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FCC Chairman Pai’s Strategy to Develop 5G Networks Requires Congressional Action

On February 26, FCC Chairman Ajit Pai announced the Commission’s plan to escalate development of 5G spectrum in the United States. Developing 5G networks, the Chairman said, will enable the U.S. to remain competitive in the emerging industries that 5G deployment is expected to support, such as development of autonomous vehicles and the Internet of Things.

Addressing the Mobile World Congress in Barcelona, Pai stated that the FCC plans to begin auctioning “millimeter wave spectrum” in the 24 gigahertz (GHz) and 28 GHz bands in November. Pai’s timeline, however, is contingent upon Congressional approval of a legal change allowing the Treasury Department to hold spectrum prepayments from major carriers prior to the auction. Congress must approve this change by May 13 for the Chairman’s plan to move forward without delay. While banks have held prepayments prior to auctions in the past, they are no longer able to do so as a result of their capitalization requirements.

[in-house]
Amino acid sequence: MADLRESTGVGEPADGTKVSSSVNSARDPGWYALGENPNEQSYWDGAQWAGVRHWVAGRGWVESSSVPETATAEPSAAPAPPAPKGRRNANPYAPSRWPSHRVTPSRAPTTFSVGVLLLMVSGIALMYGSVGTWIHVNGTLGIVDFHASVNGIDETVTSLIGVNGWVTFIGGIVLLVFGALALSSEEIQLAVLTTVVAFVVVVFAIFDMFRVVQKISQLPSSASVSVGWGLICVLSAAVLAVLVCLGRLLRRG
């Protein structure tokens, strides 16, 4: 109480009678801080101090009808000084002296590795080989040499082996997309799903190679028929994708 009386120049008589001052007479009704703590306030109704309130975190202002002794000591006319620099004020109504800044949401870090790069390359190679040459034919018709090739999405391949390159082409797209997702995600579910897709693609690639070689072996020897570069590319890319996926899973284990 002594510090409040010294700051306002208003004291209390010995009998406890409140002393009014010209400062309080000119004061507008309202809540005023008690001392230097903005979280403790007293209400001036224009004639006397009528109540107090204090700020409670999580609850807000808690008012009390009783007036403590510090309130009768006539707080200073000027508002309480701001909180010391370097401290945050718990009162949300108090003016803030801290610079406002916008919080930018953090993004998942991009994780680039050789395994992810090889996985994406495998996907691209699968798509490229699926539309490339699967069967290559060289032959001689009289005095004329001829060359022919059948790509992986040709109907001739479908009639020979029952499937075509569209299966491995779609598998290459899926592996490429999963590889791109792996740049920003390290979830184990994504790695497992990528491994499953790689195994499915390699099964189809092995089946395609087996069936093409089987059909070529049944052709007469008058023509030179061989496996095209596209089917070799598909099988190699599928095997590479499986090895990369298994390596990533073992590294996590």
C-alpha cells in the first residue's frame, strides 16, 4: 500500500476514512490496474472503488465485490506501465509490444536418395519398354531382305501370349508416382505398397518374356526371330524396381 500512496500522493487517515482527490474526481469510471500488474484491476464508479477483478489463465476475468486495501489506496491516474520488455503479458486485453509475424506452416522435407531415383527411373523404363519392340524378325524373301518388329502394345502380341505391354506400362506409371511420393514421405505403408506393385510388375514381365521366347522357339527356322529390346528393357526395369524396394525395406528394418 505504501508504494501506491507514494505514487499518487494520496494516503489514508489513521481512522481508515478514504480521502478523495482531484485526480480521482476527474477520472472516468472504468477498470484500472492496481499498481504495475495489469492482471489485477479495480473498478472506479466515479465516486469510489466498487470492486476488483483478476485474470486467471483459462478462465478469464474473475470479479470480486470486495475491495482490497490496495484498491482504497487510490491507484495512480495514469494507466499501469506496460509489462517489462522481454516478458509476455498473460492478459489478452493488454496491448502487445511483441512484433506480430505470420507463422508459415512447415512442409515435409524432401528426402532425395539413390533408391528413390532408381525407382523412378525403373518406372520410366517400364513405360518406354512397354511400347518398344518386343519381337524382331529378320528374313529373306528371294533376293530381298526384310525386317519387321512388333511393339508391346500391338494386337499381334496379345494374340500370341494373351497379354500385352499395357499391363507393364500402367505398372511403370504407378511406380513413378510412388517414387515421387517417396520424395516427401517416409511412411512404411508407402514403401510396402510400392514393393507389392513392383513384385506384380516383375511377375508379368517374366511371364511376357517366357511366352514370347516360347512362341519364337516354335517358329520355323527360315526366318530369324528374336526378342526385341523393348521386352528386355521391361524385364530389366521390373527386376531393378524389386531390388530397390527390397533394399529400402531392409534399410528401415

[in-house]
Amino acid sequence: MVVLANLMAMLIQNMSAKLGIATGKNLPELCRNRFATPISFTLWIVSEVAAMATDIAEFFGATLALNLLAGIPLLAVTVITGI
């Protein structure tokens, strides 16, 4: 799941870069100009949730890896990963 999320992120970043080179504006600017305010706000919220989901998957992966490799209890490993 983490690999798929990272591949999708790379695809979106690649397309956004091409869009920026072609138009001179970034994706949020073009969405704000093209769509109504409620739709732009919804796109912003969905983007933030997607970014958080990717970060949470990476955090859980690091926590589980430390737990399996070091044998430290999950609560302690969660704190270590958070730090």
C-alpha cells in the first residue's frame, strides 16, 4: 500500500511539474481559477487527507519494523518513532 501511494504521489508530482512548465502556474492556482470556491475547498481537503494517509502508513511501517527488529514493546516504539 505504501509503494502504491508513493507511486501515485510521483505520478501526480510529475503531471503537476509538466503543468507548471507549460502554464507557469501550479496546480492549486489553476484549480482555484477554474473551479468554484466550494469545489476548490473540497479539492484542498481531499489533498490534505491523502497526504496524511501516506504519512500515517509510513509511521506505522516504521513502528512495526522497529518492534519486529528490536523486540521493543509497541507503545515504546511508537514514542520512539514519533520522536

The FCC plans to promote rollout of 5G coverage by reducing red tape around infrastructure development. In remarks released on February 28, Commissioner Brendan Carr stated that the Commission plans to exclude small wireless facilities necessary for 5G deployment from the environmental and historic review procedures required for large, macrocell deployments. Carr stated that this, among other reforms, will reduce regulatory costs of small cell deployment by 80% and deployment timelines by 50%.

Reuters reports that Verizon Communications and AT&T Inc. have announced that they will roll out 5G technologies in 2018. The FCC also recently granted Samsung Electronics Co. regulatory approval for 28 GHz base stations, which Verizon will utilize in its 5G deployment.

FCC Commissioners have stressed the importance of U.S. leadership in the international race to establish 5G networks. Increased 5G connectivity would enable domestic companies to lead innovation in international markets for products utilizing millimeter wave spectrum.